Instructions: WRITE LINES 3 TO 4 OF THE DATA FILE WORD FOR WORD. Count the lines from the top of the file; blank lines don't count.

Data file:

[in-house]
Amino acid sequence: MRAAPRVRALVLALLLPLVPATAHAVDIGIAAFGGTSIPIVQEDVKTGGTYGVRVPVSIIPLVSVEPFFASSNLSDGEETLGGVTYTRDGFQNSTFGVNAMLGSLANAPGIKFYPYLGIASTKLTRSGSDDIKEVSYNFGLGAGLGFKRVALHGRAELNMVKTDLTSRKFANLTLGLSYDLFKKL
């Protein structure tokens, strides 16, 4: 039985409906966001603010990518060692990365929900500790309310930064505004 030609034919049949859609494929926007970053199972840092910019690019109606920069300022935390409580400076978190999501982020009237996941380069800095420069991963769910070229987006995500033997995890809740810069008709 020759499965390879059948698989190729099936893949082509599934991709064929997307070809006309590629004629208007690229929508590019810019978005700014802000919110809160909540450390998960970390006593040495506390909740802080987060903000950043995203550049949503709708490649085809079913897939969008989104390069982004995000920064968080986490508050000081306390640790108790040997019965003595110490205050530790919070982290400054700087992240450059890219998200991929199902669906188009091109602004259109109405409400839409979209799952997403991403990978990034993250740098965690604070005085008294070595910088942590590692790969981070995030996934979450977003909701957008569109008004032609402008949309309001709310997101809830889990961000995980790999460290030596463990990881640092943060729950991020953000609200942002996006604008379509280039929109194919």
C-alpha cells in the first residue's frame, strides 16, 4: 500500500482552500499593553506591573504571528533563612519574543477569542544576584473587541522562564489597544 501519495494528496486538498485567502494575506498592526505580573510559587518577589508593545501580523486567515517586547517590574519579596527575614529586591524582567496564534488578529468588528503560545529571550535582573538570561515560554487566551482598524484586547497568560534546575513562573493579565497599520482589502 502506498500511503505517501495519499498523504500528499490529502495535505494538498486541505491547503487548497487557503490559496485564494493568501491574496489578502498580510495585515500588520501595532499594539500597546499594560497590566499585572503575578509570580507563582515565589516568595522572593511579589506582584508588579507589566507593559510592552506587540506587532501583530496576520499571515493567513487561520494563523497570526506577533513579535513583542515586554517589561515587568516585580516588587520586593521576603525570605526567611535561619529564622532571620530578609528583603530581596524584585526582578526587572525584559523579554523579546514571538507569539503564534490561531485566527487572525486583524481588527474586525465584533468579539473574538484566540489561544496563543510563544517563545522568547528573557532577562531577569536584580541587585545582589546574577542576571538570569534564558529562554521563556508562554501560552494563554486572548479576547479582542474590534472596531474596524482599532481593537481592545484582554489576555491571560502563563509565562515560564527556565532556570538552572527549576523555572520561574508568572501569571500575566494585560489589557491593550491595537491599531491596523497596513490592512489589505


């Protein structure tokens, strides 16, 4: 039985409906966001603010990518060692990365929900500790309310930064505004 030609034919049949859609494929926007970053199972840092910019690019109606920069300022935390409580400076978190999501982020009237996941380069800095420069991963769910070229987006995500033997995890809740810069008709 020759499965390879059948698989190729099936893949082509599934991709064929997307070809006309590629004629208007690229929508590019810019978005700014802000919110809160909540450390998960970390006593040495506390909740802080987060903000950043995203550049949503709708490649085809079913897939969008989104390069982004995000920064968080986490508050000081306390640790108790040997019965003595110490205050530790919070982290400054700087992240450059890219998200991929199902669906188009091109602004259109109405409400839409979209799952997403991403990978990034993250740098965690604070005085008294070595910088942590590692790969981070995030996934979450977003909701957008569109008004032609402008949309309001709310997101809830889990961000995980790999460290030596463990990881640092943060729950991020953000609200942002996006604008379509280039929109194919």
C-alpha cells in the first residue's frame, strides 16, 4: 500500500482552500499593553506591573504571528533563612519574543477569542544576584473587541522562564489597544 501519495494528496486538498485567502494575506498592526505580573510559587518577589508593545501580523486567515517586547517590574519579596527575614529586591524582567496564534488578529468588528503560545529571550535582573538570561515560554487566551482598524484586547497568560534546575513562573493579565497599520482589502 502506498500511503505517501495519499498523504500528499490529502495535505494538498486541505491547503487548497487557503490559496485564494493568501491574496489578502498580510495585515500588520501595532499594539500597546499594560497590566499585572503575578509570580507563582515565589516568595522572593511579589506582584508588579507589566507593559510592552506587540506587532501583530496576520499571515493567513487561520494563523497570526506577533513579535513583542515586554517589561515587568516585580516588587520586593521576603525570605526567611535561619529564622532571620530578609528583603530581596524584585526582578526587572525584559523579554523579546514571538507569539503564534490561531485566527487572525486583524481588527474586525465584533468579539473574538484566540489561544496563543510563544517563545522568547528573557532577562531577569536584580541587585545582589546574577542576571538570569534564558529562554521563556508562554501560552494563554486572548479576547479582542474590534472596531474596524482599532481593537481592545484582554489576555491571560502563563509565562515560564527556565532556570538552572527549576523555572520561574508568572501569571500575566494585560489589557491593550491595537491599531491596523497596513490592512489589505